The Ink-Stained Screen, from Ernie Pyle to “Law & Order”
What film and TV depictions of reporters tell us about the state of public trust in journalism.
By Lisa Rabasca Roepe
If you want a crash course in the trajectory of public trust in the media, scan through the evolution of how reporters have been portrayed on screens large and small.
During the so-called Golden Age of Hollywood, reporters were almost universally portrayed as likable and trustworthy, performers of an important public service. They had their foibles, but were rarely depicted as dishonest. The most iconic portrayal of the press from this period is Mr. Smith Goes to Washington, the classic 1939 Frank Capra film about one man’s stand against political corruption in the capital. A similarly positive portrayal of the media is found in 1945’s The Story of G.I. Joe, a biopic about war correspondent Ernie Pyle, who joins the army and writes articles about his fellow soldiers, bearing silent witness to their struggles and cutting a template for the reporter as patriot and hero.
In the 1950s, movies begin warning of the dangers of corporate mass media, but most films still portrayed individual members of the press corps as people of conscience. In the 1960s and 1970s, public trust in most national institutions took a steep dive, but the Fourth Estate was a notable exception. This was reflected in the films of the period. In the 1974 political thriller The Parallax View, nothing and no one is to be trusted — except the hero-reporter played by Warren Beatty. In the era-defining 1976 satire, Network, the newsman Harry Beale delivers a lonely cry of honest pain and resistance against a world run by soulless conglomerates, media and otherwise. That same year, Washington Post reporters Bob Woodward and Carl Bernstein famously received a different kind of hero’s treatment in the 1976 political thriller All the President’s Men.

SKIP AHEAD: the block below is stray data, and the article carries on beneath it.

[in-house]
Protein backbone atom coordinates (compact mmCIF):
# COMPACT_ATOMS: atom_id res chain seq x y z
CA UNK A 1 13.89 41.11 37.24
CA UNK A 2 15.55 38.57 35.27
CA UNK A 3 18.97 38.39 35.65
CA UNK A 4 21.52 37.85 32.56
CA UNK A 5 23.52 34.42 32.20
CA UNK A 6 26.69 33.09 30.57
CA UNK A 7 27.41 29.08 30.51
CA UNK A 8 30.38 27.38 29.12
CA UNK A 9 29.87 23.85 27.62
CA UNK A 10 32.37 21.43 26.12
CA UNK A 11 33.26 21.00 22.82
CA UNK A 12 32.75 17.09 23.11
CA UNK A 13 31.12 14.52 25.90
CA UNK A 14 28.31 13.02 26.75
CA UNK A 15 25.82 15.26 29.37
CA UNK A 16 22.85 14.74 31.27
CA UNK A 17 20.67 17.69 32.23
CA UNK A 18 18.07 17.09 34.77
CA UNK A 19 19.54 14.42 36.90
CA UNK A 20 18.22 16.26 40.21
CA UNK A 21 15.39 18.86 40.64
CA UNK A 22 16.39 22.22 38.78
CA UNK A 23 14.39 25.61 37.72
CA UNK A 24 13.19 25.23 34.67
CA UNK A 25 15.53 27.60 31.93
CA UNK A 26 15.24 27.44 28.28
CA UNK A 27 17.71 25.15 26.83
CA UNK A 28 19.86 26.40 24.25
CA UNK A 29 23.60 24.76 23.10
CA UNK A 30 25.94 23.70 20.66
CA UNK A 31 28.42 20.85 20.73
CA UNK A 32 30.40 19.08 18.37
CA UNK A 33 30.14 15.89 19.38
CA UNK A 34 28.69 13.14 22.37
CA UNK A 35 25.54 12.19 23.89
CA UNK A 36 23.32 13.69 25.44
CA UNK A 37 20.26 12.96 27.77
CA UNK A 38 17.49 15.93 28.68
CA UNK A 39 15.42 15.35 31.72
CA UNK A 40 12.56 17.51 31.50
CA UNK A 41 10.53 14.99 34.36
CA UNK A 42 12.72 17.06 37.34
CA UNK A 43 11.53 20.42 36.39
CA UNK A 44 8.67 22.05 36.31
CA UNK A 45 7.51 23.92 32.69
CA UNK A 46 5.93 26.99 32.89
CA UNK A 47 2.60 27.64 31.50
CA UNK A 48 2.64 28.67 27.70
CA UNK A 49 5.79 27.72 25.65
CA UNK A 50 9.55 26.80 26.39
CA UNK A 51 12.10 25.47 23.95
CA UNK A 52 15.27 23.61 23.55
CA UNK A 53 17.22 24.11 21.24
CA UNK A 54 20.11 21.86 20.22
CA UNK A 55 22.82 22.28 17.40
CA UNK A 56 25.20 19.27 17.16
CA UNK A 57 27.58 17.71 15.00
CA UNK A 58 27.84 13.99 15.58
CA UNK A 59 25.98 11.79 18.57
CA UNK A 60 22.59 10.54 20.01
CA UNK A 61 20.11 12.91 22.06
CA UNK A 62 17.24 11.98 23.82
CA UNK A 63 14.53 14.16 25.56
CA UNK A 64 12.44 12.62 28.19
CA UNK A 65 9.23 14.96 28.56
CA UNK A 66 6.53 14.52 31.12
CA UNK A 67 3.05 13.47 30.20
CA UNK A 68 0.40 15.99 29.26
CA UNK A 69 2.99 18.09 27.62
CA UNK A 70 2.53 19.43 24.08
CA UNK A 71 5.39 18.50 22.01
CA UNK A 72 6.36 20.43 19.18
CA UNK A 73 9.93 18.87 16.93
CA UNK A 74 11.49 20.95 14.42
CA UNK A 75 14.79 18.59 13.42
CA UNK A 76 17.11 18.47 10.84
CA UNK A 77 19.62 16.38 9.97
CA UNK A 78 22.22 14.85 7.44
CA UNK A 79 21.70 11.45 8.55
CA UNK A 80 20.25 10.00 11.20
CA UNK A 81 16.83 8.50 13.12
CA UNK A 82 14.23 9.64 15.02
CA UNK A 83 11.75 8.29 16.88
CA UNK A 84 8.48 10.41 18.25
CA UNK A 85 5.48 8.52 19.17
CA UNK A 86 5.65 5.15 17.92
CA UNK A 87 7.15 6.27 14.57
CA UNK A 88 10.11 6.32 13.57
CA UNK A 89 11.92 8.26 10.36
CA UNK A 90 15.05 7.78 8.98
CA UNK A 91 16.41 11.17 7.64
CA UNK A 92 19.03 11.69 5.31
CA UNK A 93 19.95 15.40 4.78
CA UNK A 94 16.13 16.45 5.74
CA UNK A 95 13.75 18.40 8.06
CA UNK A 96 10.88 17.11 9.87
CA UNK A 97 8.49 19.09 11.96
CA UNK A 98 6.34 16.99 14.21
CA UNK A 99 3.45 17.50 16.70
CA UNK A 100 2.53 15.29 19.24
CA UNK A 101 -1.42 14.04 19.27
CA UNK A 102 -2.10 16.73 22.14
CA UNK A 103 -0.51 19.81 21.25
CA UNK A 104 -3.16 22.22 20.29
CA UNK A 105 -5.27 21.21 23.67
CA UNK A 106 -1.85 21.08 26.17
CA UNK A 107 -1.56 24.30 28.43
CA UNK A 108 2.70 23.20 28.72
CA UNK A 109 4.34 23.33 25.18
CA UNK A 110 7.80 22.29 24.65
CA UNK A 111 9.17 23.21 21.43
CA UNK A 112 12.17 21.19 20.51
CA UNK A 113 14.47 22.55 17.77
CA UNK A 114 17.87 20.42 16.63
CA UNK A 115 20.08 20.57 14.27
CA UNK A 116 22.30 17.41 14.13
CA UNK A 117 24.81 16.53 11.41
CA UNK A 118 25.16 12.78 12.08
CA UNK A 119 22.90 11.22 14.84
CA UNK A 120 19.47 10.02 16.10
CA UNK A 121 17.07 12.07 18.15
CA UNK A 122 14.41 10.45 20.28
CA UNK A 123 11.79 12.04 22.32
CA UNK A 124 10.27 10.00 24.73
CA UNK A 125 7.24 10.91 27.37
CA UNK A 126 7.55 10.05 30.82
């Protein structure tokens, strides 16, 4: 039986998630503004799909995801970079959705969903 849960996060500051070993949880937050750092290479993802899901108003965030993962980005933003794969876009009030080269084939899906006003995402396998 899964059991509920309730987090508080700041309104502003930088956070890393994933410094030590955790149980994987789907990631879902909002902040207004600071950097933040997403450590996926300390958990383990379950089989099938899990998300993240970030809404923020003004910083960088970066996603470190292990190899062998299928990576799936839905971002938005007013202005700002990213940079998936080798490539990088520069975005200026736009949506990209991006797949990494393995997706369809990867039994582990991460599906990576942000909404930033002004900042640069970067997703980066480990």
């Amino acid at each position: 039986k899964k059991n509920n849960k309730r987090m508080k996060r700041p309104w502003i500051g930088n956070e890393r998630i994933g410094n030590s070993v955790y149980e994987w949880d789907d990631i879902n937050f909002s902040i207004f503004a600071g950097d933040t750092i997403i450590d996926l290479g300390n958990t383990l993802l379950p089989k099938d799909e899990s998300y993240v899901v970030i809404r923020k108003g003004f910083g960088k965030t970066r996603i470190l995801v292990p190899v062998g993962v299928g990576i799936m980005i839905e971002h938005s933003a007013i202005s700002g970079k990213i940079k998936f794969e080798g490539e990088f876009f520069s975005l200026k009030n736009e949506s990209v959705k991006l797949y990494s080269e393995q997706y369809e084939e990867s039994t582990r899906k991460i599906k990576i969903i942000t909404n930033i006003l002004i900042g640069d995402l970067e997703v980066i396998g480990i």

Perhaps it isn’t surprising, then, that 1976 was the year that Americans’ trust in the media peaked at 72 percent, and began a steady decline that continues today, according to Gallup.
If one were to choose a moment when film portrayals of journalists turned, one candidate is Megan Carter’s irresponsible newspaper reporter in the 1981 film, Absence of Malice, the title of which comes from the legal definition of libel. In the film, federal prosecutor Elliot Rosen leaks information to Carter about Mike Gallagher, a liquor warehouse owner suspected of murdering a union boss. Carter never stops to consider the prosecutor’s motives, or the veracity of the information, and a number of tragic events occur after the newspaper publishes Carter’s article: The union shuts down Gallagher’s business. Gallagher’s girlfriend Teresa commits suicide. The film has nuance, but the reporter is clearly the villain, her profession depicted as anything but heroic.
There are a lot of factors one could explore to try and explain this change. Tom Rosenstiel, executive director of American Press Institute, believes it’s no accident that the first movie to focus on a negative portrayal of a reporter hit the big screen in 1981, a year after Ted Turner introduced the public to the first 24-hour TV news show. “Public trust in the media really started declining during the rise of cable news and the 24-hour news cycle, because suddenly every story is being covered,” he says. “Prior to 1980, CBS, NBC and ABC wouldn’t distribute footage of national stories to its own affiliates until it appeared on the network’s nightly news. As a result, news coverage was a lot more restrained.”
Whatever Ted Turner’s contribution to declining trust, the trend of portraying the media as irresponsible has only deepened since the 1980s. In recent years, Spotlight (2015) and The Post (2017) have shown how investigative journalists can serve the public by uncovering corruption and crime, but far more movies have portrayed journalists as sneaky and deceptive. Consider the reporter character Josie Geller in Never Been Kissed, who poses “undercover” at a high school and then secretly films students without the school’s consent while the entire newsroom watches from her editor’s office. In Trainwreck, feature writer Amy Townsend sleeps with the subject of her magazine profile the same day she interviews him. In Nightcrawler, Lou Bloom instantly goes from petty thief to freelance photojournalist, recording violent incidents in affluent areas and selling them to the local news. It’s not just movies. In Law and Order, the media is rarely represented as anything but an anonymous horde; when the show does take the time to develop a journalist character, their traits are never very flattering.